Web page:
Trainspotting might open up the world of drugs to readers but it’s not there to teach

Vicarious experience. Eyesonfire89, CC BY-NC-SA

By Vanessa Harbour, The University of Winchester

Irvine Welsh’s 1993 novel Trainspotting tells the fictional story of a group of disaffected, heroin-addicted young men (and one violent drunk) in Leith, Edinburgh, and the gritty, dirty, terrifying – and at times humorous – paths that addiction takes them. Kenneth Calman, the UK’s former chief medical officer, recently told a literary festival that patients and doctors could learn more about drug addiction (and HIV) from the depictions in this book and others like it.

Calman spoke about “stories being contagious” and suggested that often novels were more authoritative than the professionals. While he isn’t necessarily wrong, I do have some concerns about his ideas – the main one being his implication that stories should have messages.

Stories not diatribes

The moment you start trying to get a “message” into a story it becomes didactic and the reader switches off. So if you are writing with the aim of saving teenage readers, forget it, it just becomes a diatribe, a lecture – the very thing Calman himself says doesn’t work. Authors write because they have a good story to tell and if that good story happens to involve contentious issues such as drugs, so be it.

Told well and researched effectively the writer will put a narrative on the page that will allow readers to come to the text and ask questions of it and themselves. How would they react in that situation? What would they do? Would they take it? All within the safety of a world where they can live the experience vicariously. In this sense it can enlighten or elucidate but not teach or cover a curricula on its own.

Authors, when writing realist novels, reflect the world they are living in or a variation of it. The focus of my PhD research was British realist young adult fiction (YAF) until 2010. It started with Melvin Burgess’s Junk (or Smack in the US) in 1996, which was perceived to be the first book in this genre that dealt openly and graphically with drugs.

From cannabis to cocaine

British books tend to tell stories which, if they include drugs, are more than likely to contain cannabis, volatile substance abuse, cocaine and ecstasy, with heroin being the ultimate violation within the story line. In my research I found that where in the past, a character might use cannabis to indicate they were into drugs, the touchstone substance later changed to cocaine. I also found that it became increasingly part of the plot – a bit like alcohol – which is a whole other story.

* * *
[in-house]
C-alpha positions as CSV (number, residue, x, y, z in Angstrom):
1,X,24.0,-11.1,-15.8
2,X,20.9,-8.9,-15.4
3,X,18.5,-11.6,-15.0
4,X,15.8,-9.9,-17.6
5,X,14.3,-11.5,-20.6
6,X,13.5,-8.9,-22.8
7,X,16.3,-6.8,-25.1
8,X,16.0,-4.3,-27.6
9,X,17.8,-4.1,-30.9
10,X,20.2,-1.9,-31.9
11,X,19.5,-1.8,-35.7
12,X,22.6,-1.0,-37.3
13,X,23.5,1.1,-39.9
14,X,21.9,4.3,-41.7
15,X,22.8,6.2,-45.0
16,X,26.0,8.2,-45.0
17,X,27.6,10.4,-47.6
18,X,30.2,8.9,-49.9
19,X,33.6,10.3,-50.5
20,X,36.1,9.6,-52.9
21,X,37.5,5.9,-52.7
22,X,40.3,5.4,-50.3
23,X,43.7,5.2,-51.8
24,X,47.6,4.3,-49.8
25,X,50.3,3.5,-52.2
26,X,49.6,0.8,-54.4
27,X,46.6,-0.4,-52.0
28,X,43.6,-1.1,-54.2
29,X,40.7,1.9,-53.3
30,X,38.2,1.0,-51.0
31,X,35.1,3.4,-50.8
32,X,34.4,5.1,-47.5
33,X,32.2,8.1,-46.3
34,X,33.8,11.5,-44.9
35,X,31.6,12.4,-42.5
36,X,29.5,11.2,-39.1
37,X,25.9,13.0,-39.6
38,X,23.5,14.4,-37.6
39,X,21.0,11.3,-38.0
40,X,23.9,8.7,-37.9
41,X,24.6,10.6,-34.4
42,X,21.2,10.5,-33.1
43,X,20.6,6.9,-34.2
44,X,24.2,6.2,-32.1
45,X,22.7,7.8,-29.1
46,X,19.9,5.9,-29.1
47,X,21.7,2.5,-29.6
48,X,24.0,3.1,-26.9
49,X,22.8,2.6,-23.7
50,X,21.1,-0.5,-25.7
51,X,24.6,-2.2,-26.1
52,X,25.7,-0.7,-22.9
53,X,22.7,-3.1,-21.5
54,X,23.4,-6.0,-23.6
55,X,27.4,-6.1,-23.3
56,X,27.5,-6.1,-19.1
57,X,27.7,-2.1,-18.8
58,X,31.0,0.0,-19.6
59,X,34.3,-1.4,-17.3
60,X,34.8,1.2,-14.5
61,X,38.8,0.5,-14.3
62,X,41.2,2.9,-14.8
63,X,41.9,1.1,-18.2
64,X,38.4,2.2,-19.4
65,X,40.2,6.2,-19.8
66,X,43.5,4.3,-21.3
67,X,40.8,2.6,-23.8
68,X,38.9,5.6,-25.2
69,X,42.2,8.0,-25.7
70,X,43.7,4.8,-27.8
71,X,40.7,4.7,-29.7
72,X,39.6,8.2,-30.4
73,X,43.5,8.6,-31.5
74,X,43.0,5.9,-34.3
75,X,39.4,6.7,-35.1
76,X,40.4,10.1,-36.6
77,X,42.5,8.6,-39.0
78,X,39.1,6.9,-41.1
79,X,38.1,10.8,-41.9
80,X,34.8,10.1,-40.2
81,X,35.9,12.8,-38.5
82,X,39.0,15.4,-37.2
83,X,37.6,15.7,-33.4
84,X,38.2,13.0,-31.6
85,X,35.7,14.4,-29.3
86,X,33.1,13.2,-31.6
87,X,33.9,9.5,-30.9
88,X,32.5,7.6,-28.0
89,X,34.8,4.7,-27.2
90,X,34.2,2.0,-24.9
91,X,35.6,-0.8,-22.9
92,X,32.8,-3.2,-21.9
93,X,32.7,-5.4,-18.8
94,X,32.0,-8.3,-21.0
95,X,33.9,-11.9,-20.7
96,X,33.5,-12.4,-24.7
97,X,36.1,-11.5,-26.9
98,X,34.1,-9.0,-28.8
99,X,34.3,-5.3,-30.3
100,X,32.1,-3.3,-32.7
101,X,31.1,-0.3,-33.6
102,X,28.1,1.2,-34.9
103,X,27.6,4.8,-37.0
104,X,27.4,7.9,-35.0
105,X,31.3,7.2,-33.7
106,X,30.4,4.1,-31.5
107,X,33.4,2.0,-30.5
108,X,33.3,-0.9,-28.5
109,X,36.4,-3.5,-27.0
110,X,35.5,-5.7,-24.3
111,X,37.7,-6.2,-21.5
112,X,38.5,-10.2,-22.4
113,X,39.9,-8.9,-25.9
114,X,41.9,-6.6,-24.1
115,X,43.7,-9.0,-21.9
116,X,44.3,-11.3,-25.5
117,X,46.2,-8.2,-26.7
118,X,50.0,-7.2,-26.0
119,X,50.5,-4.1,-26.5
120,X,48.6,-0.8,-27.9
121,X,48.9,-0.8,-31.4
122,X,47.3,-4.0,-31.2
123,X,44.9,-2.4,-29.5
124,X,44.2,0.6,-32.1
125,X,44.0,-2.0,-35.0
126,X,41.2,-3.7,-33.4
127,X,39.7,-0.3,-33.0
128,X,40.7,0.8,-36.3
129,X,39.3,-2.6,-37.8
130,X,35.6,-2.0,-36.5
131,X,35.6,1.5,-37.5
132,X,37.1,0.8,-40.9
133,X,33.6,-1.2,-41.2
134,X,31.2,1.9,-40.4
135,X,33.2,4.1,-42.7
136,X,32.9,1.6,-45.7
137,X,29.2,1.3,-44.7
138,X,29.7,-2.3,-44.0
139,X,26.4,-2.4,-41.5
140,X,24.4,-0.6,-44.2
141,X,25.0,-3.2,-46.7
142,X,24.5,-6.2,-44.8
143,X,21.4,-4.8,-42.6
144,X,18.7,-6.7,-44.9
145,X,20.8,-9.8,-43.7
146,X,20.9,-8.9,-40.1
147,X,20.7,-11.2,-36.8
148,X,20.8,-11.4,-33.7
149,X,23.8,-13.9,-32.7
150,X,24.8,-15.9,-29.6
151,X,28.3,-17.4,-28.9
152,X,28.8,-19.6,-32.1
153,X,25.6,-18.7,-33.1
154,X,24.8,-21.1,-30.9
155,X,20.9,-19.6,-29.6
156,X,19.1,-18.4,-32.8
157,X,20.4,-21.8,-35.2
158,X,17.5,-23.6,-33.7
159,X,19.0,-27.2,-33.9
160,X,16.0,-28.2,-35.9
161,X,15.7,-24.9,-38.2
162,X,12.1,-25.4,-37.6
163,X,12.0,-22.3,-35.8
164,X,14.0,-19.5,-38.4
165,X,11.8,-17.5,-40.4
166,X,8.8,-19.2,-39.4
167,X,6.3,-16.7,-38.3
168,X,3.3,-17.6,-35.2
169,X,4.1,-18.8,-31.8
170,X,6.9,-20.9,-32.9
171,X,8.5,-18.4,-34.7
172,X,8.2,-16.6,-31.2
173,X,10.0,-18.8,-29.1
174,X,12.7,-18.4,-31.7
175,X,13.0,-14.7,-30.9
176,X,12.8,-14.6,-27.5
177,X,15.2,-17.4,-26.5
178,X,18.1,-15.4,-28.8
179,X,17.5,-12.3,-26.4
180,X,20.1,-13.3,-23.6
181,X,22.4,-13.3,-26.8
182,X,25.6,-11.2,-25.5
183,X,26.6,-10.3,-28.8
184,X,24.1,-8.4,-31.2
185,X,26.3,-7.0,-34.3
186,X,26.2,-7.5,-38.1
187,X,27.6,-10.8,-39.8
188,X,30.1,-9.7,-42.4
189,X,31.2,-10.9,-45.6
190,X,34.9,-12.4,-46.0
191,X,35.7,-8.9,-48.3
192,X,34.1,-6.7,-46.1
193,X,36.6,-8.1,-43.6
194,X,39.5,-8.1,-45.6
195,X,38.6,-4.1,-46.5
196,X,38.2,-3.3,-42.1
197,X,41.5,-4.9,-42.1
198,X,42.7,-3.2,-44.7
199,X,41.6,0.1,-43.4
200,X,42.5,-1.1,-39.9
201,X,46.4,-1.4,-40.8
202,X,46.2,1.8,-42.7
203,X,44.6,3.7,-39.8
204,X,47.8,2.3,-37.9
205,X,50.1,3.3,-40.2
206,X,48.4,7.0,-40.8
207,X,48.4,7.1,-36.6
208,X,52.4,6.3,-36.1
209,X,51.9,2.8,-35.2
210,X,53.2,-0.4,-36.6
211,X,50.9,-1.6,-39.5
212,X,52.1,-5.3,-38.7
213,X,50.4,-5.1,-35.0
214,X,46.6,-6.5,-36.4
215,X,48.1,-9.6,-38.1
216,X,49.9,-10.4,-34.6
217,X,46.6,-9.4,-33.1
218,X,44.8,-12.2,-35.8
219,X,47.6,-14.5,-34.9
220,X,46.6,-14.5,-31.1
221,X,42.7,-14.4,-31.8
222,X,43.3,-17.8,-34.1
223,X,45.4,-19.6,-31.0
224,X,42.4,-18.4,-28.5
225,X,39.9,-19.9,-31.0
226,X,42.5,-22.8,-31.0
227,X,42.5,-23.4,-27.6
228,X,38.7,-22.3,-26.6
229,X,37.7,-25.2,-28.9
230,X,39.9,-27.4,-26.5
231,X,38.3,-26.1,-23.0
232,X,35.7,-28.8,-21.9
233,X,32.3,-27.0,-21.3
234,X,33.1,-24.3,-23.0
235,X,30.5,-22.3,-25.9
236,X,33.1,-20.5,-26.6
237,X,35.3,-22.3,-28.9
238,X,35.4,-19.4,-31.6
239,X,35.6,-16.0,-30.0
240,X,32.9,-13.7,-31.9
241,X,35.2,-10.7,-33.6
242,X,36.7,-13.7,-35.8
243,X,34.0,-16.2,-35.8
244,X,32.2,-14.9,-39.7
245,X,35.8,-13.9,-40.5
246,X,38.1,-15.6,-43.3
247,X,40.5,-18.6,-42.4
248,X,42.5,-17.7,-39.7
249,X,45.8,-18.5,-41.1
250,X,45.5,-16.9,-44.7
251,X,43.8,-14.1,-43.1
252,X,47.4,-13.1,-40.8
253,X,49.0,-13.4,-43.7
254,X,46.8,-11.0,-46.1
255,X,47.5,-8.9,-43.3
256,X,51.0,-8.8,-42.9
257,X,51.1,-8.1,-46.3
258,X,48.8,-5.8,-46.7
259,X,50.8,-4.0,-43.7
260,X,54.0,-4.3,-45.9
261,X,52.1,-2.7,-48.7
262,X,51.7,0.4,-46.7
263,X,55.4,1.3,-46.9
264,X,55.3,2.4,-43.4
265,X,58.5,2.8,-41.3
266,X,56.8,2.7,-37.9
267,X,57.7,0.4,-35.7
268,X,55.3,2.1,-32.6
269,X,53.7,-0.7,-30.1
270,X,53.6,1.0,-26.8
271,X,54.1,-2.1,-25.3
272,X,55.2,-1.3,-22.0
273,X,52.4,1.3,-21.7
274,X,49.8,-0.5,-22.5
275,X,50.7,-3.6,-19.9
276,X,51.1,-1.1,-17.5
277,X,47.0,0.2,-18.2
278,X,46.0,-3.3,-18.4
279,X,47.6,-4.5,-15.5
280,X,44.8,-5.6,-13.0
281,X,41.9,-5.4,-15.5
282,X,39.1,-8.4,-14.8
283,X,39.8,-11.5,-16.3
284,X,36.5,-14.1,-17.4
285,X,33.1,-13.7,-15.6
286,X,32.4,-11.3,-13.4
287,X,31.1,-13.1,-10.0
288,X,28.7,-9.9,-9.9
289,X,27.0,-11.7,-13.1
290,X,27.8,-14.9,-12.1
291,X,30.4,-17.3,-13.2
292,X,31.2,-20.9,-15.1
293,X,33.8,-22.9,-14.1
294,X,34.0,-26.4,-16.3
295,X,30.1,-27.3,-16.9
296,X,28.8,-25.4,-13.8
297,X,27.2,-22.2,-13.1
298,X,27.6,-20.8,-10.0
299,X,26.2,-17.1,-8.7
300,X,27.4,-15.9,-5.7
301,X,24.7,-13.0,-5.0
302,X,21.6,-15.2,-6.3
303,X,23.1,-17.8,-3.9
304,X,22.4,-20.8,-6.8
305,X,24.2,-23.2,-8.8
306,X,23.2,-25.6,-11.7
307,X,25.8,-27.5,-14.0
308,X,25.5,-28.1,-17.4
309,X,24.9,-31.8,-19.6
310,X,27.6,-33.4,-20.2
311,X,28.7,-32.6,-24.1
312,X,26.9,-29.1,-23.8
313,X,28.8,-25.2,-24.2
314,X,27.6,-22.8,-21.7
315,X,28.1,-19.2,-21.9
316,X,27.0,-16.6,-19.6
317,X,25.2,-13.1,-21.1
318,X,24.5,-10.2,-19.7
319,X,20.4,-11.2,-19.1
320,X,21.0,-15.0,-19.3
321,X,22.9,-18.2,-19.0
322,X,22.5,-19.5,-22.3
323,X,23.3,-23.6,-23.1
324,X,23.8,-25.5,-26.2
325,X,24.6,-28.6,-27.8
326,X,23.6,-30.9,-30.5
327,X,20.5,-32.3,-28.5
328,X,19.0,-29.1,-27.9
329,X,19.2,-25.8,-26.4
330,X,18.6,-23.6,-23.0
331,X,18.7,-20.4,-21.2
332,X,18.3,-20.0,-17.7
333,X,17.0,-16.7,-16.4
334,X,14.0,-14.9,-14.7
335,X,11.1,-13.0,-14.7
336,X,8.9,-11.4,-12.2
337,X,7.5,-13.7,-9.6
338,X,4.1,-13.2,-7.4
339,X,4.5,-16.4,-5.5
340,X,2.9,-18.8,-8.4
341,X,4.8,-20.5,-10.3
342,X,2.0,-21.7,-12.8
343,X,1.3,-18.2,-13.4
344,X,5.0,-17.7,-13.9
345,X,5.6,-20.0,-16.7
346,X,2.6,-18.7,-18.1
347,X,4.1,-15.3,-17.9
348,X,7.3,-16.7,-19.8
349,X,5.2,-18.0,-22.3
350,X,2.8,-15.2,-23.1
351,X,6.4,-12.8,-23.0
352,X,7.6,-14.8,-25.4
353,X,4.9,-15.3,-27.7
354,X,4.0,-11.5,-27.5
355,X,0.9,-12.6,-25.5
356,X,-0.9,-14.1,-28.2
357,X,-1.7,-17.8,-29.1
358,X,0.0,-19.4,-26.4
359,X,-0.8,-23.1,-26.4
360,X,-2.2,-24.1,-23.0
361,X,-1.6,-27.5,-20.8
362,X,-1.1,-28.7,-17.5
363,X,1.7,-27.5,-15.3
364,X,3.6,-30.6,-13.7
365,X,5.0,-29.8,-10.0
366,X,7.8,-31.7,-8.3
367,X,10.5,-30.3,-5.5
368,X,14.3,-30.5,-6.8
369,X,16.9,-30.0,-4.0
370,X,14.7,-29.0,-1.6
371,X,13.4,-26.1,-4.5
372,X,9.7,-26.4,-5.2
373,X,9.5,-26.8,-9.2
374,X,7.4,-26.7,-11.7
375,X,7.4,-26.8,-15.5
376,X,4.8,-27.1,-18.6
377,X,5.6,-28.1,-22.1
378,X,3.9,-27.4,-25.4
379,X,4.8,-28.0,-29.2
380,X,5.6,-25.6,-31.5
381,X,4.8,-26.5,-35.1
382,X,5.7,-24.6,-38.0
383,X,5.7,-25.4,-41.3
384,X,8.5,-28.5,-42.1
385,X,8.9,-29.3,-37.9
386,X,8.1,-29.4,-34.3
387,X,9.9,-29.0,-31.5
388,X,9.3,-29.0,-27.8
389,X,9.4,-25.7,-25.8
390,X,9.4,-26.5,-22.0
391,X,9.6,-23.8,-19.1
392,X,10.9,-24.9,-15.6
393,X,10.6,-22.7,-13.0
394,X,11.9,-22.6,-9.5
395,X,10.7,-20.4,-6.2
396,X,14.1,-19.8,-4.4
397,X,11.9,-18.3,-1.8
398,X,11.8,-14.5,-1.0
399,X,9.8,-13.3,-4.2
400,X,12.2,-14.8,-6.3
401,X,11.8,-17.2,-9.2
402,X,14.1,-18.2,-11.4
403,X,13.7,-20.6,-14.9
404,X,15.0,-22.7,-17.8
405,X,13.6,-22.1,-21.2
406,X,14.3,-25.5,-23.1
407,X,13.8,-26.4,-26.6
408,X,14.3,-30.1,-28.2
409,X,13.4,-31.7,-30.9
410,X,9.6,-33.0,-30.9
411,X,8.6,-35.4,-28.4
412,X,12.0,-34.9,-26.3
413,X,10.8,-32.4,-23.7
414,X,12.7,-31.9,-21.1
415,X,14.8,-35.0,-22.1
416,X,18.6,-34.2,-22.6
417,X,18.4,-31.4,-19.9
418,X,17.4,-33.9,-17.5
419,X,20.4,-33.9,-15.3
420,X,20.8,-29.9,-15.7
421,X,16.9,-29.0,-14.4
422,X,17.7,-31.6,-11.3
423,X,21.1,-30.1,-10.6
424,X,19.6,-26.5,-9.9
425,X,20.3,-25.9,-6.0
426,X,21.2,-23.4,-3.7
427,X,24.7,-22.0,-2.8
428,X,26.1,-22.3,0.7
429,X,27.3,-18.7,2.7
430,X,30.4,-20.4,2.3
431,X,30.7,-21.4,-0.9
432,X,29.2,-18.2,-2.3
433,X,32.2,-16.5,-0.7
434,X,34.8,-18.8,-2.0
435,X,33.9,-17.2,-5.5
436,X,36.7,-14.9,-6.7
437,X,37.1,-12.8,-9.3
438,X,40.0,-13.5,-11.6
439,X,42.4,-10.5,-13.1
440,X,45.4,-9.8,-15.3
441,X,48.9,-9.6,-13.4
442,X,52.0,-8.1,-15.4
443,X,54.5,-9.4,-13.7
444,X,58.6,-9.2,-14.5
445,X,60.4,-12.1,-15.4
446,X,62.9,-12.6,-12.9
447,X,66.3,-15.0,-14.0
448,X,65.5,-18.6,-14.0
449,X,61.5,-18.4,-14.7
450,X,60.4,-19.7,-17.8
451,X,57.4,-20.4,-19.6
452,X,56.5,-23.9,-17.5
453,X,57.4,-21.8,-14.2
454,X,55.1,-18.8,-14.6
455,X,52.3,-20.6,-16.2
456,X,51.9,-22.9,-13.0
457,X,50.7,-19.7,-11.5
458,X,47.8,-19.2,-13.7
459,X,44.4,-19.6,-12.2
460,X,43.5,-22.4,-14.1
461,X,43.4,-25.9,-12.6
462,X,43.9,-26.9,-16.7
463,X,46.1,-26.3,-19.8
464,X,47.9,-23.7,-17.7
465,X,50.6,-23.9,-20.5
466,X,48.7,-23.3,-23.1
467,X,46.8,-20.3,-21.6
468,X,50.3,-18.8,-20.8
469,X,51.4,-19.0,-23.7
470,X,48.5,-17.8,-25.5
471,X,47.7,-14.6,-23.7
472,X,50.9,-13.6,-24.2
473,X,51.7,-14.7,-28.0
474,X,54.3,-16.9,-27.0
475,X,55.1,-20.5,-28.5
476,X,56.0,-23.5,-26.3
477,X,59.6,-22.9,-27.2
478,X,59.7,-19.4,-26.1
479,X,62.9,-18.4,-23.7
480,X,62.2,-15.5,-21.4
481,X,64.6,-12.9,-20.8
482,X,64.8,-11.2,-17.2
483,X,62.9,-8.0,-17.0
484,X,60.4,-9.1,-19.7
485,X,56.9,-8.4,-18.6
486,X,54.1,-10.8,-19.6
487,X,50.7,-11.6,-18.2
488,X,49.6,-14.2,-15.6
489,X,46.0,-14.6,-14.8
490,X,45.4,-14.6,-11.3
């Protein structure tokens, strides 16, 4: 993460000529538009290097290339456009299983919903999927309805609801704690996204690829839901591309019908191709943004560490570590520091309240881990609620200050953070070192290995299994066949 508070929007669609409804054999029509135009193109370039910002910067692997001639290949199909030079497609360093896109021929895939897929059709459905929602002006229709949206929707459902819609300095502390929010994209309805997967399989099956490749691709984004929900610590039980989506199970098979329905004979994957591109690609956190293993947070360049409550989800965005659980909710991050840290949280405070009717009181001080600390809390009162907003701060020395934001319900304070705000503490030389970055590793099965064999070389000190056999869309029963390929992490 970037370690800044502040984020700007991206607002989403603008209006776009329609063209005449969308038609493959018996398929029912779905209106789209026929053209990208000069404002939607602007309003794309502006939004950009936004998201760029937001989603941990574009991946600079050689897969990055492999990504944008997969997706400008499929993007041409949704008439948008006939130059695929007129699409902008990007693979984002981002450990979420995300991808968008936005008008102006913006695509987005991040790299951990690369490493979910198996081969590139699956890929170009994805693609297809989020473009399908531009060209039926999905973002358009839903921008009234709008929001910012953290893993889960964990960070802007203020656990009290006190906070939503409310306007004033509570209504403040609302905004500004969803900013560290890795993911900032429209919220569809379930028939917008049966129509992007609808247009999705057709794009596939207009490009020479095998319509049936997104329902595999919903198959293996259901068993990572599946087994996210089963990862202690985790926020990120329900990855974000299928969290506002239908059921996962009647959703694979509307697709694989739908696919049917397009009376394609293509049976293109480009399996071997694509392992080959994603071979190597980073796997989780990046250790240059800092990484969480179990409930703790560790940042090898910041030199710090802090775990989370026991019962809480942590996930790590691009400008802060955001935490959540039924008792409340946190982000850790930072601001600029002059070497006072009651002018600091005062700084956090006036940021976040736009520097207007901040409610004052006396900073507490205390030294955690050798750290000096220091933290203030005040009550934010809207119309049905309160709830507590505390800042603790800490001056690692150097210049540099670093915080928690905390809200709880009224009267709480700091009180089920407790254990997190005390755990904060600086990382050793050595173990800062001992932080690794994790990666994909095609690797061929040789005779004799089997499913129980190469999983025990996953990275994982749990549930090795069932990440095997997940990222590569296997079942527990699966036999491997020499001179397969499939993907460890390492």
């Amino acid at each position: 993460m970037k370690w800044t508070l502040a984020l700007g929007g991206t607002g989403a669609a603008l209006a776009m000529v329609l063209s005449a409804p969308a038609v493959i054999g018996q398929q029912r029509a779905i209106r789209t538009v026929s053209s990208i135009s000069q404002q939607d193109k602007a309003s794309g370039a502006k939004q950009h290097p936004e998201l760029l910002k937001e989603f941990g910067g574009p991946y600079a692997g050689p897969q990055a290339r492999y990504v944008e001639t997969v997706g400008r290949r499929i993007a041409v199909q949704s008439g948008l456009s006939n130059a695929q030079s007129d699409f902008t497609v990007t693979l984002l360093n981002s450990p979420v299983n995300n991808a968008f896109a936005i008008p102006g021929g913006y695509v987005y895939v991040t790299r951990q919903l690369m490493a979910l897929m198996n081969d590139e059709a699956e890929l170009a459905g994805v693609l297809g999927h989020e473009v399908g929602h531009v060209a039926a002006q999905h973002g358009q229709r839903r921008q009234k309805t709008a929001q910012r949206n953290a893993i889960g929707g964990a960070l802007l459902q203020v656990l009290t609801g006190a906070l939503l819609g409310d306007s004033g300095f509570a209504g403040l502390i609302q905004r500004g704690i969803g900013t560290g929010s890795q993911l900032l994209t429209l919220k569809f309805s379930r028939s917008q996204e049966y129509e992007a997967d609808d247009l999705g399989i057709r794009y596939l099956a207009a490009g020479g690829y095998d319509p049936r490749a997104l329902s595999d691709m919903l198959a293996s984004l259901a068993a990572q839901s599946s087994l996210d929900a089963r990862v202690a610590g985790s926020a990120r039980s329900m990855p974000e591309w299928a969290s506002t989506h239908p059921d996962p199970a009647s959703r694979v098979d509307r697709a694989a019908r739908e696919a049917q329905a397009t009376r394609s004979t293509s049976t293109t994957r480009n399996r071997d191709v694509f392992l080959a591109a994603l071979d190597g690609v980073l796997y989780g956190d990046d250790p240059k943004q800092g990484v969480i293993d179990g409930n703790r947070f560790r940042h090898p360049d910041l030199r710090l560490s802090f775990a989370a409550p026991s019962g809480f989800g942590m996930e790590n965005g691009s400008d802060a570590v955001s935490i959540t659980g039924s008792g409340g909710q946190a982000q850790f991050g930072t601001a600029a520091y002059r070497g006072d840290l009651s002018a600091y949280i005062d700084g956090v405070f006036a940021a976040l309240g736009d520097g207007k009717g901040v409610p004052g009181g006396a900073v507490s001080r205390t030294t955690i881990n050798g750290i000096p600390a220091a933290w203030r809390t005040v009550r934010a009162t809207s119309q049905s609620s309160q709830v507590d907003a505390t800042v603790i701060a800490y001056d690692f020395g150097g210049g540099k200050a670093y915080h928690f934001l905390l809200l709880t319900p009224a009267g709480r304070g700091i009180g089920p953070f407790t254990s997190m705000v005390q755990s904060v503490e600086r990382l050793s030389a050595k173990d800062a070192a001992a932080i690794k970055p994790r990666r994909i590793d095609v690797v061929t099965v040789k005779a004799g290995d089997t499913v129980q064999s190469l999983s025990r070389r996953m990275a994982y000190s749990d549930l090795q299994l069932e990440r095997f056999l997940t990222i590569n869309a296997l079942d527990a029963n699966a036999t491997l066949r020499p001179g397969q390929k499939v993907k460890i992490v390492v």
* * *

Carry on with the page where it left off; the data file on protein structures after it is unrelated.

Some may suggest this shift could reflect a rise in drug use but I disagree (and the health statistics at the time backed me up – it’s more likely that it reflects an increase in drug knowledge). This would tie in with Calman’s idea that novels are authoritative, though I think I prefer Foucault’s idea that a writer should step aside, allowing the text to survive as a witness rather than an authority. Novels then can provide one source of that knowledge rather than a manual to life.

None of the books I have ever read have glamorised drug use. They always portrayed it in its brutal and ugly truth. Most readers of young adult fiction can cope with anything, according to Burgess, as long as it is put into context. Again this comes back to creating the best story possible and not putting something in just for shock value.


In Noel Clarke’s 2006 film Kidulthood, there is a powerful moment where in exchange for various oral sexual acts, some girls are given drugs, not so that they can be consumed, but so that they can be sold in order for the girls to fund a shopping expedition. Shock value – yes. And unfortunately also a reality. But it was all relevant to the story. There was no message. It was telling the world how it might be, and is for some people.

As I have written elsewhere with Andrew Melrose, any parent who thinks their teenagers will not come across drugs is delusional. Drug users come from all walks of life and within all environments. Young adult fiction is a safe place for them to explore it.

Diane Hodge was also perfectly right when she wrote on The Conversation that novels that deal with social and personal problems bring them into focus for young people and gives them a chance to talk and think about them. We need to remember, and perhaps this is what Calman’s point is really about, and as Susan Sontag said: “Books are much more. They are a way of being fully human.”

Books – and stories, including those told in film – are a way of working out who we are and just as importantly who we are not within society and offer us opportunities to consider how we would deal with contentious issues such as drugs. To make authors into the health experts misses the point.

The Conversation

Vanessa Harbour does not work for, consult to, own shares in or receive funding from any company or organisation that would benefit from this article, and has no relevant affiliations.

This article was originally published on The Conversation.
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